YORKTOWN, N.Y. – The town board has called for a public hearing to determine whether to revoke the special-use permit it awarded in March 2015 to allow for the operation of a sober living residence at 482 Underhill Ave.
The ownership of the property, previously zoned for single-family residential use, changed hands on Thursday, May 11, when Tom McCrossan and Mark McGoldrick sold it to Justin Gurland, Matthew Rinklin and Zachary Clark for $1.25 million.
A July 18 public hearing has been called to determine whether the March 2015 special-use permit for a convalescent home should transfer to the new owners. The permit allowed McCrossan and McGoldrick to operate a for-profit sober living residence out of the 8,470-square-foot home, housing as many as 14 recovering drug and alcohol addicts at a time.
That permit was approved with a list of conditions, one of which concerned the status of the permit should the ownership of the property change. According to Condition No. 15, the permit “shall be considered null and void” if the new owner or operator of the sober living residence does not involve either McCrossan or McGoldrick.
According to a letter sent by Gurland, Rinklin and Clark to Town Attorney Michael J. McDermott, both McCrossan and McGoldrick plan to stay on as operators of the sober home.
McCrossan and McGoldrick purchased the home in April 2014 for $1.2 million. After a contentious and lengthy approval process, which included multiple lawsuits, they operated a sober living residence, called Constellations Recovery, out of the home for about a year before closing last summer in the wake of an overdose death of one of its residents.
McDermott, in his reply, said that because the property changed hands, the new owners must apply for a special-use permit in order to operate a sober living residence. If they do so without obtaining a new permit, McDermott said, he would take Gurland, Rinklin and Clark to court.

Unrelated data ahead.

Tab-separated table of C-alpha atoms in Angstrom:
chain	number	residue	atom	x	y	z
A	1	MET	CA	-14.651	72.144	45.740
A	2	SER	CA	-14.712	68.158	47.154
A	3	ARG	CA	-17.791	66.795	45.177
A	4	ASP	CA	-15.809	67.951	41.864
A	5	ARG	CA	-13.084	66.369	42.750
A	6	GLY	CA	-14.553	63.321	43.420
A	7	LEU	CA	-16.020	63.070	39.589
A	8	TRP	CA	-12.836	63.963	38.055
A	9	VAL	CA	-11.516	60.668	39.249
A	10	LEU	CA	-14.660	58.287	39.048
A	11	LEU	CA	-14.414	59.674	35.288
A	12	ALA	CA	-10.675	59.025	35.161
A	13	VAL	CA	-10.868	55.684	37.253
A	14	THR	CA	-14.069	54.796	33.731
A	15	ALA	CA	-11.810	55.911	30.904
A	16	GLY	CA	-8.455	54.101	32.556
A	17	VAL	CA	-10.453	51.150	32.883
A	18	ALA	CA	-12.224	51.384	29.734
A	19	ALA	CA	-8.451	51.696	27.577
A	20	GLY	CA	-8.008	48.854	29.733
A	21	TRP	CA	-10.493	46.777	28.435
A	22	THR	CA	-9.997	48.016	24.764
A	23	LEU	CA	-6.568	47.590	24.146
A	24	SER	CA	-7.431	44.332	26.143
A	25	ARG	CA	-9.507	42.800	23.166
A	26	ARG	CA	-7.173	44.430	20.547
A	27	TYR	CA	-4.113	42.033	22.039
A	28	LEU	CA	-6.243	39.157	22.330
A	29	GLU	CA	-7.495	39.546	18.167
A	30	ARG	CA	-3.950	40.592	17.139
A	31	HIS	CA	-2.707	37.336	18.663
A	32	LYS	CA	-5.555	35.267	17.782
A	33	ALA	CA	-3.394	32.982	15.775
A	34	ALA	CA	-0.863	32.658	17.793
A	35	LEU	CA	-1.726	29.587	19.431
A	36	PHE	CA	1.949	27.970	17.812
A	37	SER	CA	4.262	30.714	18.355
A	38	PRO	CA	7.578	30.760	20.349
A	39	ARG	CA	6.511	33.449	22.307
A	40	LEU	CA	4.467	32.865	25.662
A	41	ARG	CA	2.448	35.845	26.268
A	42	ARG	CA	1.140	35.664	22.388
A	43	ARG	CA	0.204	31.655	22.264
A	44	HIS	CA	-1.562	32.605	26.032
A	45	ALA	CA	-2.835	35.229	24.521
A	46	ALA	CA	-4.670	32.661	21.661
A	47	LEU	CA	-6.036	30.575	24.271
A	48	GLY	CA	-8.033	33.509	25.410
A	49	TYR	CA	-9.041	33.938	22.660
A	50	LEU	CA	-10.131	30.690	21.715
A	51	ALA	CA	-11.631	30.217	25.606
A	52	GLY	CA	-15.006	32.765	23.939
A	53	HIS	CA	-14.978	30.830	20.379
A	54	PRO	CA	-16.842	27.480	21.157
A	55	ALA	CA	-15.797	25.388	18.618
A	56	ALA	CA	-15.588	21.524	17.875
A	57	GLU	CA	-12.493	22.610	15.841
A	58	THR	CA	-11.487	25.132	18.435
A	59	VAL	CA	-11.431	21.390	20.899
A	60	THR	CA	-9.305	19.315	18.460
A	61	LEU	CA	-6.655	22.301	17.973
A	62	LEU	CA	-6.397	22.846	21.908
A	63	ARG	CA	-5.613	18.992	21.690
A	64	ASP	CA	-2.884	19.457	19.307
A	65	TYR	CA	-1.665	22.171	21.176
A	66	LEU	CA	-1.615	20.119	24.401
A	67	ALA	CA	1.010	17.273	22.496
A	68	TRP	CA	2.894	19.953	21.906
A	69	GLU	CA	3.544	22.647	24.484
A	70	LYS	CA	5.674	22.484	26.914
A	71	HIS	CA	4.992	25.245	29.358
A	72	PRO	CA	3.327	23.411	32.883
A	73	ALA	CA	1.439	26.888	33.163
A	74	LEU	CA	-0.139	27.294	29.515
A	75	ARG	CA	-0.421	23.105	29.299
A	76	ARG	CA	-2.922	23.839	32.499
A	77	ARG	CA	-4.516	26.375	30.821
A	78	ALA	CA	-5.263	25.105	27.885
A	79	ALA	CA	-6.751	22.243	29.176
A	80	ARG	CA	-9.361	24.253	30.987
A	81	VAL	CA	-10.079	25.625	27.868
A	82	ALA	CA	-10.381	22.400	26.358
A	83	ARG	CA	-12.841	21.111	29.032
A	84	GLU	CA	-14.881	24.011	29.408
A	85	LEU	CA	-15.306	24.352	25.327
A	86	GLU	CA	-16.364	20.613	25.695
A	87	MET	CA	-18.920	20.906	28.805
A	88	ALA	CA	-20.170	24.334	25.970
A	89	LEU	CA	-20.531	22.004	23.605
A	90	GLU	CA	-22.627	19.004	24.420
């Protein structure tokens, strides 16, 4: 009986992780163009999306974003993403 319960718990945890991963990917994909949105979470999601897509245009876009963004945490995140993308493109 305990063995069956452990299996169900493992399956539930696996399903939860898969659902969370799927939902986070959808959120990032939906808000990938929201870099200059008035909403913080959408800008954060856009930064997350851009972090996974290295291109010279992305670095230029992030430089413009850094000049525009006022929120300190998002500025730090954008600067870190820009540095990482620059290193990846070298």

Charles Martarbano, attorney for the new homeowners, disagreed with McDermott’s interpretation of the special-use permit conditions, saying McCrossan and McGoldrick staying on as operators satisfies that condition of the permit.
Martarbano, in his letter to McDermott, also states that the possession of a special-use permit is moot, as his clients would be able to operate the home under the town’s definition of a “family.” This argument was also made by McCrossan and McGoldrick when they applied for the special-use permit several years ago.
On Nov. 25, 2014, Supervisor Michael Grace seemed to affirm this, when he said, “They could go over there, they can take their eight or nine or 12 people and operate as a single-family in that house today. They didn’t need to come to us.”
Grace, however, in a Monday phone interview with Yorktown News, walked backed his years-old argument, saying the parameters have changed. In Constellations Recovery’s eight months of operation, from May 2015 to January 2016, there was an overdose death of a teen resident and allegation of sexual assault by one the home’s employees. An investigation by the Yorktown Police Department into the latter incident was ruled “inconclusive.”
“We have had incidents over there and it’s apparent the previous owner/operations manager was unable to have it function as it was intended to function because it was too difficult,” Grace said. “Now you’ve proved that it can’t really function as a single-family residence. It’s much more akin to a business.”
The town’s definition of family is: “One or more persons occupying a dwelling unit and living as a single housekeeping unit with kitchen facilities and other rooms used in common.”
Grace said the town was not notified of the change of ownership, which was a violation of a condition of the special-use permit. Any violation of the permit, he said, allows the town board to review it, which the board will do on July 18 at town hall.